Decision of Court (Fifth Section), September 16, 2014 (case JAKOB'S CENTER D.O.O. v. SLOVENIA)

Resolution Date:September 16, 2014
Issuing Organization:Court (Fifth Section)



Application no. 17544/07JAKOB’S CENTER D.O.O.against Slovenia

The European Court of Human Rights (Fifth Section), sitting on 16 September 2014 as a Chamber composed of:

             Mark Villiger, President,              Angelika Nußberger,              Boštjan M. Zupančič,              Ann Power-Forde,              Vincent A. De Gaetano,              André Potocki,              Helena Jäderblom, judges,and Claudia Westerdiek, Section Registrar,

Having regard to the above application lodged on 10 April 2007,

Having regard to the observations submitted by the respondent Government and the observations in reply submitted by the applicant,

Having deliberated, decides as follows:


  1. The applicant, JAKOB’S CENTER d.o.o., is a private company with a registered office in Zgornji Brnik. It was represented before the Court by Mr I. Trebec, a lawyer practising in Sežana.

  2. The Slovenian Government (“the Government”) were represented by their Agent, Mrs T. Mihelič Žitko, State Attorney.

    The circumstances of the case

  3. The facts of the case, as submitted by the parties, may be summarised as follows.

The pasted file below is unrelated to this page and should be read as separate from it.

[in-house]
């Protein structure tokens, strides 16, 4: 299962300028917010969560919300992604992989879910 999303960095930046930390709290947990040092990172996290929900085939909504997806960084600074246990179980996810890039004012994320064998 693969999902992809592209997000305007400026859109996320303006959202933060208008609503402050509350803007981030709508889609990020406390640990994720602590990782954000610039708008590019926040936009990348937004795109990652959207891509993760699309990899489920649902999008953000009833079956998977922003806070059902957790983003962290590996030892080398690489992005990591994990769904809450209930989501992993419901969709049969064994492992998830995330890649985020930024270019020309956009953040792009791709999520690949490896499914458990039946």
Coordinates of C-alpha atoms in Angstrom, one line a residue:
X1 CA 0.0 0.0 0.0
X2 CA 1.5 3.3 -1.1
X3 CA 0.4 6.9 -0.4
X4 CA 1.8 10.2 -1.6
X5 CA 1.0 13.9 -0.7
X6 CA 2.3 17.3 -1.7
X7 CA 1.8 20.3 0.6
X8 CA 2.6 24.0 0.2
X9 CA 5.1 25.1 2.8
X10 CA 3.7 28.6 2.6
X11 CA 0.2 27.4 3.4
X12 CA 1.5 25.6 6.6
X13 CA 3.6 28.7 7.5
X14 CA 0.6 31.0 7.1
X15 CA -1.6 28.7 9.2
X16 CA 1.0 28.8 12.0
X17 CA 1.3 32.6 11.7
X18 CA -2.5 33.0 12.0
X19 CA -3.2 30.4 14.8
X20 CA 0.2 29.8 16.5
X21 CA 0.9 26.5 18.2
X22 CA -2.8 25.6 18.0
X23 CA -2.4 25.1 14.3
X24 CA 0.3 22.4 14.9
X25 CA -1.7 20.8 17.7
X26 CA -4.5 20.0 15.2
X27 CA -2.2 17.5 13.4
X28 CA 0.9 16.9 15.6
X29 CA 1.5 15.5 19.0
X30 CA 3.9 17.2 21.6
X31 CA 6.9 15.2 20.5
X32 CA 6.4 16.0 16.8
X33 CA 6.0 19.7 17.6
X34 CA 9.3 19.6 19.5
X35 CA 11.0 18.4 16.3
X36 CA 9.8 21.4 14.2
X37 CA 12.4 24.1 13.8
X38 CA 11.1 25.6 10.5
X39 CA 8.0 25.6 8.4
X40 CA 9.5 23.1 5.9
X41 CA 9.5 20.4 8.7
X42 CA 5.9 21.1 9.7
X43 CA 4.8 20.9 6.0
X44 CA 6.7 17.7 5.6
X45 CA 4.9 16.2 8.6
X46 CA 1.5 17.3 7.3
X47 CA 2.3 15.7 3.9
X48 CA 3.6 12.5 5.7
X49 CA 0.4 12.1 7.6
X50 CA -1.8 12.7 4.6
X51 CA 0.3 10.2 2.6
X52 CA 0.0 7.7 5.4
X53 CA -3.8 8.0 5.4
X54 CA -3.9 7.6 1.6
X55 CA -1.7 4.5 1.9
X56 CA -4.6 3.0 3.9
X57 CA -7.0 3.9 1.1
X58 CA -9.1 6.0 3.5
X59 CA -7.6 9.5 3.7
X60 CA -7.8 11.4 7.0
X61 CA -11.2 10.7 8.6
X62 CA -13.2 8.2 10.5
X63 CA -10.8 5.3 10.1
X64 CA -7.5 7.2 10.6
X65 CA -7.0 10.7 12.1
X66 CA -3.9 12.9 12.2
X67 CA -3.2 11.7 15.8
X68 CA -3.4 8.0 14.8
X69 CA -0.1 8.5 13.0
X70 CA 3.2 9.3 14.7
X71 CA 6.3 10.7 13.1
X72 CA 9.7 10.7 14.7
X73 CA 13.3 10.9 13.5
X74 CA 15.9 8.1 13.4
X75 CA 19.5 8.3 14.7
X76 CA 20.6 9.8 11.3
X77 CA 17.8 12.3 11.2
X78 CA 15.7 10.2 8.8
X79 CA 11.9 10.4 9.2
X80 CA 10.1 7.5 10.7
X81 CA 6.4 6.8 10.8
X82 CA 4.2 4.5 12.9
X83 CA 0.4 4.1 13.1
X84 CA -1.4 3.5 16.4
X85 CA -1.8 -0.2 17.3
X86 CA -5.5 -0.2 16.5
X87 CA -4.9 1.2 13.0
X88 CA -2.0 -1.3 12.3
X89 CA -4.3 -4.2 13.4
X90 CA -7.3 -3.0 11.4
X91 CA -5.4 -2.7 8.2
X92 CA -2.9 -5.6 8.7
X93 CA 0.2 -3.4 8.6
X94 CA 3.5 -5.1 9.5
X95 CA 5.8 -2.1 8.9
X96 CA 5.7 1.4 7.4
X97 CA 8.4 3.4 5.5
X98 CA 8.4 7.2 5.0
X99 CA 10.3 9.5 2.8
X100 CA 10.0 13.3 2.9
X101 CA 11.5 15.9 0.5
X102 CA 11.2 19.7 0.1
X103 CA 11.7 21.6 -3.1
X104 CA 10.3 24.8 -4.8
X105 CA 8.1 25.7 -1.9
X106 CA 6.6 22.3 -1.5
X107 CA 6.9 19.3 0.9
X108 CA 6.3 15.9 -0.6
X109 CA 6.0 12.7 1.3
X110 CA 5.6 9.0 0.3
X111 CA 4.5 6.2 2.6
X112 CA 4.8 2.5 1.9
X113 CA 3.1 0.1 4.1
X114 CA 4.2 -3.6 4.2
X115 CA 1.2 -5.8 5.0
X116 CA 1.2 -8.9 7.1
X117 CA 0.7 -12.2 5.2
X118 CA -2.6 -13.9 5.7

4. Background to the case

  5. At the time of the events at issue, the applicant company was acting as a forwarding agent and customs broker for import-export transit operations. In that capacity, it was liable for the payment of customs debts if they were incurred. In 1997, the company carried out a transit procedure for the importation of goods supposedly destined for Bosnia and Herzegovina; however, in reality the goods never reached their destination, but were placed on the Slovenian market. The operation formed part of a wider fraud involving at least one customs official, P.K., and a number of other persons. Once the fraud had been detected, the customs debt incurred as a result of the fact that the goods had not left the national territory was imposed on the applicant company as the principal actor in the transit procedure.

  6. On 7 April 1998, the applicant company paid 2,265,033.00 Slovenian tolars (SIT) (approximately 9,452 euros (EUR)) and on 17 November 1998 it paid SIT 1,810,855.00 (approximately EUR 7,557). Although it was not disputed by the authorities that the applicant company was the victim of fraudulent activities by third parties, it could not relieve itself of that liability.

  7. The applicant company challenged its liability for the payment of the debt. The Customs Administration of the Republic of Slovenia...

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